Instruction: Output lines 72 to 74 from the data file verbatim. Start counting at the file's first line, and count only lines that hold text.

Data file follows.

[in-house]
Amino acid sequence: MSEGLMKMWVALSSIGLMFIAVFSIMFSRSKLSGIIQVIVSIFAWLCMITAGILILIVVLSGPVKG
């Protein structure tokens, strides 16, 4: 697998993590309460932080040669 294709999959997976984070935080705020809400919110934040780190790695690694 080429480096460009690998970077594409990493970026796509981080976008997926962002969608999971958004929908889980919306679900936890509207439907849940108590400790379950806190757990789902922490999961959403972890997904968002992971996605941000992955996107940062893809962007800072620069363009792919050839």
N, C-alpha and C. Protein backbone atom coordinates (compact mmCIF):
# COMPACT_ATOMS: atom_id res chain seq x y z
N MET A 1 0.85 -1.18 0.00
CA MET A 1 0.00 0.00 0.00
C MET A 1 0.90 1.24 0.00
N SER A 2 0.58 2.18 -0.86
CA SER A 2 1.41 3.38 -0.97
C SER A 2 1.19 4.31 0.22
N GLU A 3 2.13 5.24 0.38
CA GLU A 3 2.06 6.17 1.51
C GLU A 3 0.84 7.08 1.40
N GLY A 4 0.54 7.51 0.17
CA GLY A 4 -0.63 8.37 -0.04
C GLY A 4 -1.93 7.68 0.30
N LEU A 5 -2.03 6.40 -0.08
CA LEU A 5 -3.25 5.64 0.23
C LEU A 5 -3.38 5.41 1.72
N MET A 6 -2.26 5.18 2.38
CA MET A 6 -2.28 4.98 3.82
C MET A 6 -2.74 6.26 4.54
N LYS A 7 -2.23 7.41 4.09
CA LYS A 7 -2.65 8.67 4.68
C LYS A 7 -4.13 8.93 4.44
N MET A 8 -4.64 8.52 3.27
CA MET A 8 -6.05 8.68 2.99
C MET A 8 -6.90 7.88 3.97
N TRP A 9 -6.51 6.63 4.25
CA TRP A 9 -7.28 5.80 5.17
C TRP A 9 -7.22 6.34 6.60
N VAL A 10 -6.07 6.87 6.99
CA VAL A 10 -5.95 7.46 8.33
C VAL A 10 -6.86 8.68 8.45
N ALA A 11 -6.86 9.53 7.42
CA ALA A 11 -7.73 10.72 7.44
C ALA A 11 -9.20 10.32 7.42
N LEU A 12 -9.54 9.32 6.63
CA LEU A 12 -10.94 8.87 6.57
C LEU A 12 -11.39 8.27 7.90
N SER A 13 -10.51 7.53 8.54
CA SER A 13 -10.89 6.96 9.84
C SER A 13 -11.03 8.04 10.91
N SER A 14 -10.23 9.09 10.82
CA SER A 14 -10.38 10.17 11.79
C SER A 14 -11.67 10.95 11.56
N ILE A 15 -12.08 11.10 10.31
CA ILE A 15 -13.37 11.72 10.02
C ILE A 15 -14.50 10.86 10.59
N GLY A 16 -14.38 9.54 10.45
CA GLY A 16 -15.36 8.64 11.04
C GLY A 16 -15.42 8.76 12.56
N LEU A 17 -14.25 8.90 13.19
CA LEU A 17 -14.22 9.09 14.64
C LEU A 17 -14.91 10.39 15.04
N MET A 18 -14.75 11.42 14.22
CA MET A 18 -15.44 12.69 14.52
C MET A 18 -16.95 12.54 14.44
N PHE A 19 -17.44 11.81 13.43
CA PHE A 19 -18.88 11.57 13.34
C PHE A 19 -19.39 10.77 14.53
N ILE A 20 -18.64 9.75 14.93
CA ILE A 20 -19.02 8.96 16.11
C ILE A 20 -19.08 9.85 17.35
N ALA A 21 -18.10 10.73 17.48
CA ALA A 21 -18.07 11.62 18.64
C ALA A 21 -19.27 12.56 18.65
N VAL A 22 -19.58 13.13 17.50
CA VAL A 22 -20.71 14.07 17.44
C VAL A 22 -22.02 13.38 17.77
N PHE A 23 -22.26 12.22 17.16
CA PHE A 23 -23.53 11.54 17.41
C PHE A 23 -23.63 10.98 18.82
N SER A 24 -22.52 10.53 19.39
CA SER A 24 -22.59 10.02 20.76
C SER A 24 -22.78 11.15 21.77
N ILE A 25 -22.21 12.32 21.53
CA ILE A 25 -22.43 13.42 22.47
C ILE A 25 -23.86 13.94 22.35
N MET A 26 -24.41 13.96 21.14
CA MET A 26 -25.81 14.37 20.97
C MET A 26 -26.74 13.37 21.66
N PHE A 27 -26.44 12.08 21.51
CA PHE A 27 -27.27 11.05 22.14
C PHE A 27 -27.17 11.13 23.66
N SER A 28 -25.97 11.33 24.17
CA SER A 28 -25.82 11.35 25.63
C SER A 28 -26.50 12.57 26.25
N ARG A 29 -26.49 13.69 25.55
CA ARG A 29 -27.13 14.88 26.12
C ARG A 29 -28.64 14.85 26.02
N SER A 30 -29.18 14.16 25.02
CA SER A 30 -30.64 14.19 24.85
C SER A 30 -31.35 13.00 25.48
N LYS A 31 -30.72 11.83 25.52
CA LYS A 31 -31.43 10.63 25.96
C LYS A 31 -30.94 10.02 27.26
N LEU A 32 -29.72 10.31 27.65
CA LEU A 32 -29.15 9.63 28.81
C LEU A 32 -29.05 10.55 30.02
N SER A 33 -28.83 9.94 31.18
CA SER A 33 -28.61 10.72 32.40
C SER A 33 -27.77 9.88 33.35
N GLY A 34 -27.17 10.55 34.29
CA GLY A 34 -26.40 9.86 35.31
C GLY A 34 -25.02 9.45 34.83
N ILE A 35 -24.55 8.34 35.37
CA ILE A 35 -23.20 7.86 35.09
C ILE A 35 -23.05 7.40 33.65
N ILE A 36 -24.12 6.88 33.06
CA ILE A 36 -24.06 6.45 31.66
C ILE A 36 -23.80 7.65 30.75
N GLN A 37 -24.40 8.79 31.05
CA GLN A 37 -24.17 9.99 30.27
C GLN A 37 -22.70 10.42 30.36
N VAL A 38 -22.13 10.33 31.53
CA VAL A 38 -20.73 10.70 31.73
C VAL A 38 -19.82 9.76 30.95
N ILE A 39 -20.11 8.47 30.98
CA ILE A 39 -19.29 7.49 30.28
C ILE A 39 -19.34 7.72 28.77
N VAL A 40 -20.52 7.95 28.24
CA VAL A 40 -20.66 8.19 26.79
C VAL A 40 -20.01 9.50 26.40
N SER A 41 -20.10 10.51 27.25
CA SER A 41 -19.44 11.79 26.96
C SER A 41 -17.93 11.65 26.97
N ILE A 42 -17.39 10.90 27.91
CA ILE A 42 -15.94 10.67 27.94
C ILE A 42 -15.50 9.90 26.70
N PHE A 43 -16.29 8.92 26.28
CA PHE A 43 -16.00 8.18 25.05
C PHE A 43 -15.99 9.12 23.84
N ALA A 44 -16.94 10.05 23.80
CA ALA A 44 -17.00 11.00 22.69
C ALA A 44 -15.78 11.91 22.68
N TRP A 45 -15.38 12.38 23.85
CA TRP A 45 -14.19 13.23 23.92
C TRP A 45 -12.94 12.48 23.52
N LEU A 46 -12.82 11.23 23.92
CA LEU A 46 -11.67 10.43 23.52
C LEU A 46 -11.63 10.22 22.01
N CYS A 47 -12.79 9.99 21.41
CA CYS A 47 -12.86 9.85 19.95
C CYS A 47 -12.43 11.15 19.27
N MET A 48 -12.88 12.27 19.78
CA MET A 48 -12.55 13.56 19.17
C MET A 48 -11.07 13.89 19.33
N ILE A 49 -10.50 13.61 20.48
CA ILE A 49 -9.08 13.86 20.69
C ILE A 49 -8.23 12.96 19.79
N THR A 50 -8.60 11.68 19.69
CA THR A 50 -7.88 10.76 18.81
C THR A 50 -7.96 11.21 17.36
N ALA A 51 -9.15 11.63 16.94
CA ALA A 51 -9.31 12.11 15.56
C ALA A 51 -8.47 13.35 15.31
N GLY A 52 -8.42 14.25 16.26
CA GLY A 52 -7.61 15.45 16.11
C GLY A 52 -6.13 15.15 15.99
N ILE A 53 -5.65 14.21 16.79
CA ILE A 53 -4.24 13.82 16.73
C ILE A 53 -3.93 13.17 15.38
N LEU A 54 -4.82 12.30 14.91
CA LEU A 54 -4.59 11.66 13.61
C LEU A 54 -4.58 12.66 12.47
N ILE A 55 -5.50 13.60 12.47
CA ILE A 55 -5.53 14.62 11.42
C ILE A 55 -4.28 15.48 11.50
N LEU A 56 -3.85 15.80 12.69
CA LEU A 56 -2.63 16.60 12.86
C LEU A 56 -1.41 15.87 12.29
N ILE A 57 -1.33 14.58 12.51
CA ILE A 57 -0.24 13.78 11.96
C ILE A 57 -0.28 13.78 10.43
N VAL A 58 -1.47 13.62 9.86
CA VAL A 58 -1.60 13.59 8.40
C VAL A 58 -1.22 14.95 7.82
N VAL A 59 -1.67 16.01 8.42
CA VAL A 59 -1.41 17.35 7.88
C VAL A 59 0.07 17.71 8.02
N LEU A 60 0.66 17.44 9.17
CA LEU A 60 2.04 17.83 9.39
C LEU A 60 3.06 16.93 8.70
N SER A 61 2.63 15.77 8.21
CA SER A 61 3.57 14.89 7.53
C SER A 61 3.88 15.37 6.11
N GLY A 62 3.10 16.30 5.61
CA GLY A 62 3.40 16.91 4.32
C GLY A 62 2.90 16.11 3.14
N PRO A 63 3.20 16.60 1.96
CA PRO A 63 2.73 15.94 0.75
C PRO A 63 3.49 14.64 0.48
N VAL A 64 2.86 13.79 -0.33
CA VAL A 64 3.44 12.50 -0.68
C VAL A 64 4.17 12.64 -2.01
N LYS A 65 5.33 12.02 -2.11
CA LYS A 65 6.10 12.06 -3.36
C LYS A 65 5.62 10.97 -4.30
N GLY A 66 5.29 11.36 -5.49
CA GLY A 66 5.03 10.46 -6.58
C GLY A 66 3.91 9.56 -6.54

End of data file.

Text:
N PHE A 23 -22.26 12.22 17.16
CA PHE A 23 -23.53 11.54 17.41
C PHE A 23 -23.63 10.98 18.82